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In Sundance Satire ‘Veni Vidi Vici’ the Super-Rich Continue to Get Away With Murder: ‘There Is More Than One Jeffrey Epstein Out There’

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Veni, vidi, vici: “I came, I saw, I conquered,” reportedly said Julius Caesar after an especially swift victory. Now, his words echo in Daniel Hoesl and Julia Niemann’s satire about a family so powerful it can get away with murder. Literally.

“Imagine you are above the law. You can do anything. It’s frustrating, because sometimes you want the world to wake up and yet nothing happens. It’s really funny and really sad,” Hoesl tells Variety.

“These people want to be stopped. They leave all these traces, so why does no one speak up? There is more than one Jeffrey Epstein out there.”

Premiering at Sundance and Rotterdam – and produced by Ulrich Seidl for Ulrich Seidl Film Produktion, with Magnify handling sales – “Veni Vidi Vici” takes a closer look at the Maynard clan where “family is everything,” but human life means nothing.

“Our main character always wins. It’s always like that and it will be like that for his children. We wanted to tell this story from the perspective of Maynard’s teenage daughter, because that might be our future. They will be in power, owning everything we care about, unless we do something about it,” points out Niemann, while Hoels adds: “There was this doc ‘Born Rich’ [directed by Jamie Johnson] and Ivanka Trump was one of his interviewees. She was well-spoken and rational, but we have seen her ‘progress’ since then. The apple doesn’t fall far from the tree, but we can’t blame them if we don’t change the rules.”

Despite the lives of the ultra-rich being dissected in the likes of smash hits “Succession” and “Saltburn,” Hoesl and Niemann – also behind “Davos” – have been researching the topic for years.

“To us, it’s not ‘fashionable.’ We both have a working-class background, so it has always been an issue and the divide in the society is just getting bigger,” says Hoesl.

“Billionaires, they are like Icarus: they fly very close to the sun. Still, while we keep talking about Bezos or Musk, most of them live a quiet life.”

His co-director chimes in: “We are intrigued by those who don’t want to show off: they just want to gain more power. We really know this world and it doesn’t stop being interesting. There have been many films about it in recent years – think about ‘Joker’ or ‘Parasite’ – but most of the time, it’s a call to ‘kill the rich.’ In our film, the rich will kill you.”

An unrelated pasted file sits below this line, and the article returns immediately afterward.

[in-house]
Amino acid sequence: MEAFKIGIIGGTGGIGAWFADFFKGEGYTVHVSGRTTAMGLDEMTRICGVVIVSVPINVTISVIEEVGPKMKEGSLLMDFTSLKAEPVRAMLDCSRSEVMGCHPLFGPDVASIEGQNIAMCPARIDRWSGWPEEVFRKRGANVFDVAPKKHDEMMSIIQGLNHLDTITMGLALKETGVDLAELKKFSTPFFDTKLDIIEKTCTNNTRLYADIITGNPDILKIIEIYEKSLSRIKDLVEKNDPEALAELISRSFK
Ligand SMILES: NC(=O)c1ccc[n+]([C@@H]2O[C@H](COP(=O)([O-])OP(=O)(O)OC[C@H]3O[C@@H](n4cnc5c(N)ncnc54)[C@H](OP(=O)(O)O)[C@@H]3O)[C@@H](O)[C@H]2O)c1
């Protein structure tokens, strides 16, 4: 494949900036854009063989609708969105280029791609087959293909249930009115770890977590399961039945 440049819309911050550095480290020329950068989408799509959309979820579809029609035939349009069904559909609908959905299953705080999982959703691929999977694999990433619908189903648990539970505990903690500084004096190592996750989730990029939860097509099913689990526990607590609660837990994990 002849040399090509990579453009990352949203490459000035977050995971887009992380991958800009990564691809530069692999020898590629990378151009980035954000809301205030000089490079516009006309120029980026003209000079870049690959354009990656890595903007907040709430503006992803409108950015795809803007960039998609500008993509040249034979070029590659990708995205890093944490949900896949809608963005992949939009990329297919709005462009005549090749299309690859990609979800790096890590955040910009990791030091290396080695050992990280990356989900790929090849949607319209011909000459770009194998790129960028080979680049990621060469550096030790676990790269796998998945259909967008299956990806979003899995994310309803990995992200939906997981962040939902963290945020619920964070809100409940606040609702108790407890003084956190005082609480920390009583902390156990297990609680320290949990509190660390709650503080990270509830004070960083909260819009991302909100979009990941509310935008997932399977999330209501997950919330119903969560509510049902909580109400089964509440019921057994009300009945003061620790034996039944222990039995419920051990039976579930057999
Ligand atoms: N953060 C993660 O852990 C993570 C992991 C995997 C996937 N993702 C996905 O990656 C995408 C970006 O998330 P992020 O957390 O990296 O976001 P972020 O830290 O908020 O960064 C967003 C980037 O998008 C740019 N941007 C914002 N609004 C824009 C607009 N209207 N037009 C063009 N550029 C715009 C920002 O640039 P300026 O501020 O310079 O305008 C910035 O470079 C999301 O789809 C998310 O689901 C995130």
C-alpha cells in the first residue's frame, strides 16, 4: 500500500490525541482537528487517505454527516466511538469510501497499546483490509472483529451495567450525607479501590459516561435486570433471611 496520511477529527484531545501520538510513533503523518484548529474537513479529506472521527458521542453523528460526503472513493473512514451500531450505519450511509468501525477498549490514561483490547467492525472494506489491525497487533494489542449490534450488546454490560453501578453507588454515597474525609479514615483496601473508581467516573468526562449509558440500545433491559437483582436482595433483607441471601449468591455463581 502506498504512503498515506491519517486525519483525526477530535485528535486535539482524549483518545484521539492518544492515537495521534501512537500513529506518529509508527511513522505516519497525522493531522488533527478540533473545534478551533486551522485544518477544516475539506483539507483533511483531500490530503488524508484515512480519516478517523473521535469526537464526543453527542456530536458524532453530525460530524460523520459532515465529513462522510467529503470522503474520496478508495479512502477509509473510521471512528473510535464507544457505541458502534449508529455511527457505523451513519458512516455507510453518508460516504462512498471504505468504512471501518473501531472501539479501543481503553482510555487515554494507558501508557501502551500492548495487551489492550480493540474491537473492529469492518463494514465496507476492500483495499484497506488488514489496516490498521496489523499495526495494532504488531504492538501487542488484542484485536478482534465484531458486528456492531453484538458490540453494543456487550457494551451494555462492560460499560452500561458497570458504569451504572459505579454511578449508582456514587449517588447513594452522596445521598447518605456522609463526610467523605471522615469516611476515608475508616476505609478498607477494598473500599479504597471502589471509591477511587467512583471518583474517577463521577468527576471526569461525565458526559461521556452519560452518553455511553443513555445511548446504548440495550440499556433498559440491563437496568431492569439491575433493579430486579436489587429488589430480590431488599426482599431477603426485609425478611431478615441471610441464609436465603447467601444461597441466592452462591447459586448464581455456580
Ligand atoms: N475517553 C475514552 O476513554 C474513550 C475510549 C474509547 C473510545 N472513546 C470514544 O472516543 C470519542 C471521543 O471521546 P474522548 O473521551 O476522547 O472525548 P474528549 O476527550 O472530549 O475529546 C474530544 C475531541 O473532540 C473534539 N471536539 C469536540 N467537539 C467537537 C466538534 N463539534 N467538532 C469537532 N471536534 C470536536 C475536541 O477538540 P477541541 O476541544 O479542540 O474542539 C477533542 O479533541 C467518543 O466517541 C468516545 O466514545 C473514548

Sometimes, simply because they can. Turning cops into accomplices and journalists into faithful butlers.

“Amon Maynard [played by Laurence Rupp] delivers the answer himself. He says: ‘I am not a yoga person’,” notes Hoesl.

Niemann observes: “It’s really a sport for him. There is nothing to decipher here: it all happens in broad daylight. But it was important not to make [these scenes] cruel, because billionaires are not stabbing us with their knives; they are not talking to us, there is no eye contact. But someone still loses their job and their whole existence.”

“Veni Vidi Vici”
Courtesy of Ulrich Seidl Filmproduktion

Despite its bouts of violence, “Veni Vidi Vici” is not devoid of humor, with many scenes actually inspired by real life.

“Reality can be so close to satire,” says Hoesl.

“In Austria, our ex-chancellor is now a lobbyist who works for questionable billionaires like Peter Thiel. Before, he was representing ‘the people of Austria.’ Now, he is trying to rip us off. It hurts to see it and we wanted to make a film that would be entertaining and irritating. It should trigger a reaction from the audience, because it’s on us: we are letting them get away with it.”

“Daniel is always on the brink of being a bit too dark for other people’s taste,” laughs Niemann.

“Maybe humor is the funniest when it’s not safe? And if you can say one thing about our film is that it’s not safe.”